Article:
I See Hope

Fingers deep in waking earth
  clearing ferns from wintry somnolence

Their feathered, spiked, serrate fronds
  release spores in ochre clouds

Raindrops drum my hat brim
  enthusiastic paradiddles of spring

Hands set blade to swordleaf
  trimming old stems and rusted detritus

From the center I lift accreted duff
  revealing curls, verdant and sleepy

Nestled in that fiddlehead crown
  is the confidence of rebirth

Hope is spring’s eternal gift
  a promise of life
    and all it contains


“Cancel culture” is scary. It can destroy reputations, bankrupt businesses, stifle dissent, and ruin lives. 

At least, that’s what conservatives tell me.

And they’re not wrong.

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I am built of tiny things
bits of stone and glass and wood and bone
each one a moment

I am drunk
and high
and sober as clear water
I broil my skin red in the Judean desert
as my toes freeze blue in the Sierra snow
I kiss Ellen under Corinthian sequoias
and Luann in the spray of Pacific surf
I walk barefoot across summer hills
through grass as tawny as a lion
I feel the thrum of my tires
as I cycle along fog-shrouded curves
In Paris I am lost in place and language
In London I give directions to tourists
I play Berlioz in a stone cathedral
I paint a sunset at a winery
I cook a meal that isn’t very good
I grieve a brother lost
I smile and hold my wife’s hand

These are tesserae of my life
not frozen in time but freed of it
not layers of the past but cut from a shattered present

I lay each one down
be it clumsily or with care
to form my greater whole

You see the mosaic
I am the mosaic
in progress

Moment by moment
bit by bit
I am built of tiny things

My Left Hand

I am right-handed, and I live in a right-handed world.

It’s the hand with which most of us write. It’s the hand we use to salute, take an oath, and offer in greeting. It’s the side on which we seat our most trusted allies. It’s the hand we deem dexterous, while the left hand we label sinister.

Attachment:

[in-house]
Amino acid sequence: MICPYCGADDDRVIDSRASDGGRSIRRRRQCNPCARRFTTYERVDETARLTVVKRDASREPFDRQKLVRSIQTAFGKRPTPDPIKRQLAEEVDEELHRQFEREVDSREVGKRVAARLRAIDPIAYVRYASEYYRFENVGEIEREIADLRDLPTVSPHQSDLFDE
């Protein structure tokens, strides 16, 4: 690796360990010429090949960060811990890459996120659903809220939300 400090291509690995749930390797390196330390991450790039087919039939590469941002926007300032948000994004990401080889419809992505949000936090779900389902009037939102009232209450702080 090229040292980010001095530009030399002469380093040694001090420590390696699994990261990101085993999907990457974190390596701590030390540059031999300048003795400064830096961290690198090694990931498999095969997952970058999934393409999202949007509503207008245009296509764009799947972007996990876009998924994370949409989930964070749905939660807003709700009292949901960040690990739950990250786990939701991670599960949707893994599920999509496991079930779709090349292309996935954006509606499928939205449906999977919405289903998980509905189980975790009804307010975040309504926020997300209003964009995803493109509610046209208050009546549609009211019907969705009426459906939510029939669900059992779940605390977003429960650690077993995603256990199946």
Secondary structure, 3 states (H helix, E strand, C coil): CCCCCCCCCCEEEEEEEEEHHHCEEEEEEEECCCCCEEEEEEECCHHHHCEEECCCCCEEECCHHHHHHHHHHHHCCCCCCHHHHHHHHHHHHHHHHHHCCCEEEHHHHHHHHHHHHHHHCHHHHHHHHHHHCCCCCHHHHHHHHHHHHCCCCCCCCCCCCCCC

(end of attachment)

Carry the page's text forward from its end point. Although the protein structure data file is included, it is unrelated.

It’s not surprising that our left hands get short shrift. We right-handers often think of them as the clumsy, oafish sibling to our dominant hand. We use these “lesser” appendages to write joking notes in a purposefully childlike script, and to deliver less-than-flattering compliments.

I do not look at my left hand this way.

My left hand is pretty damned amazing. It’s stronger than my right. It can hold something rock-steady while my right hand tinkers away for hours. Having been a musician, I can tell you that my left hand has just as much dexterity as does my right, perhaps more. Oh, sure, my right hand is quite adept at making squiggly lines on a sheet of paper, but can it play Beethoven or manage the tricky fingerings of a Hindemith sonata? On a keyboard (piano or computer), they each match the other for adroitness.

When I’m working a project, which hand always gets injured? Not the left hand, despite being the one (literally) doing the heavy lifting. (Exception to this rule: when cooking, the left is always the injured party, but that’s only because the right hand is the one holding the knife.)